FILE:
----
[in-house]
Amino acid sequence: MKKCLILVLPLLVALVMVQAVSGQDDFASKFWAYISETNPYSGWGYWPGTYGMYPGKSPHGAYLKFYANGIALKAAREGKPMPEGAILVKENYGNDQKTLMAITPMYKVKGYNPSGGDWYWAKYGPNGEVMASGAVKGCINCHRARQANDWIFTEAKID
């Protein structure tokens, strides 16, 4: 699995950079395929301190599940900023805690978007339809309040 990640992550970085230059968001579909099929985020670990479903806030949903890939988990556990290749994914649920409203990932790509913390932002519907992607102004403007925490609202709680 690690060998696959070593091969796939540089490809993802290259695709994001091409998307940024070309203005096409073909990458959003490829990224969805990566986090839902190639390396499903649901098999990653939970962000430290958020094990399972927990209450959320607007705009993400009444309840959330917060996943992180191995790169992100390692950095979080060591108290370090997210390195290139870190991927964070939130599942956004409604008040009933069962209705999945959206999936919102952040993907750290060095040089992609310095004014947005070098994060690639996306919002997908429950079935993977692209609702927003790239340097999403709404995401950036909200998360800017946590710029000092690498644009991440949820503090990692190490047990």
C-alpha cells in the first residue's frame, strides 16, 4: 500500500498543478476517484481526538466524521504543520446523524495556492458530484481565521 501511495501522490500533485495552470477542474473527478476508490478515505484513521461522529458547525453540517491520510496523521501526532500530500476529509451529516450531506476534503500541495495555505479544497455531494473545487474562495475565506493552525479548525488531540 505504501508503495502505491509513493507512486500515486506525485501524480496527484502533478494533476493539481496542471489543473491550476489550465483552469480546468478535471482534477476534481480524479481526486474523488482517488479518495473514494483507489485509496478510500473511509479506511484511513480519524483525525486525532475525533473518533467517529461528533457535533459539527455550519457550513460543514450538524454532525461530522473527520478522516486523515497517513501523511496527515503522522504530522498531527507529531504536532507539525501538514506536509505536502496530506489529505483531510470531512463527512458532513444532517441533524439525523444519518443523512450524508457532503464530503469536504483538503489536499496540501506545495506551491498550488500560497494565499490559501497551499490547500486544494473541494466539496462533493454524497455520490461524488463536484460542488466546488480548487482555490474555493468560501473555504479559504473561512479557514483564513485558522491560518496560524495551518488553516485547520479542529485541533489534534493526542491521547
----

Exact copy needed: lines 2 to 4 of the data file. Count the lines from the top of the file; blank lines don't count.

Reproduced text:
Amino acid sequence: MKKCLILVLPLLVALVMVQAVSGQDDFASKFWAYISETNPYSGWGYWPGTYGMYPGKSPHGAYLKFYANGIALKAAREGKPMPEGAILVKENYGNDQKTLMAITPMYKVKGYNPSGGDWYWAKYGPNGEVMASGAVKGCINCHRARQANDWIFTEAKID
């Protein structure tokens, strides 16, 4: 699995950079395929301190599940900023805690978007339809309040 990640992550970085230059968001579909099929985020670990479903806030949903890939988990556990290749994914649920409203990932790509913390932002519907992607102004403007925490609202709680 690690060998696959070593091969796939540089490809993802290259695709994001091409998307940024070309203005096409073909990458959003490829990224969805990566986090839902190639390396499903649901098999990653939970962000430290958020094990399972927990209450959320607007705009993400009444309840959330917060996943992180191995790169992100390692950095979080060591108290370090997210390195290139870190991927964070939130599942956004409604008040009933069962209705999945959206999936919102952040993907750290060095040089992609310095004014947005070098994060690639996306919002997908429950079935993977692209609702927003790239340097999403709404995401950036909200998360800017946590710029000092690498644009991440949820503090990692190490047990």
C-alpha cells in the first residue's frame, strides 16, 4: 500500500498543478476517484481526538466524521504543520446523524495556492458530484481565521 501511495501522490500533485495552470477542474473527478476508490478515505484513521461522529458547525453540517491520510496523521501526532500530500476529509451529516450531506476534503500541495495555505479544497455531494473545487474562495475565506493552525479548525488531540 505504501508503495502505491509513493507512486500515486506525485501524480496527484502533478494533476493539481496542471489543473491550476489550465483552469480546468478535471482534477476534481480524479481526486474523488482517488479518495473514494483507489485509496478510500473511509479506511484511513480519524483525525486525532475525533473518533467517529461528533457535533459539527455550519457550513460543514450538524454532525461530522473527520478522516486523515497517513501523511496527515503522522504530522498531527507529531504536532507539525501538514506536509505536502496530506489529505483531510470531512463527512458532513444532517441533524439525523444519518443523512450524508457532503464530503469536504483538503489536499496540501506545495506551491498550488500560497494565499490559501497551499490547500486544494473541494466539496462533493454524497455520490461524488463536484460542488466546488480548487482555490474555493468560501473555504479559504473561512479557514483564513485558522491560518496560524495551518488553516485547520479542529485541533489534534493526542491521547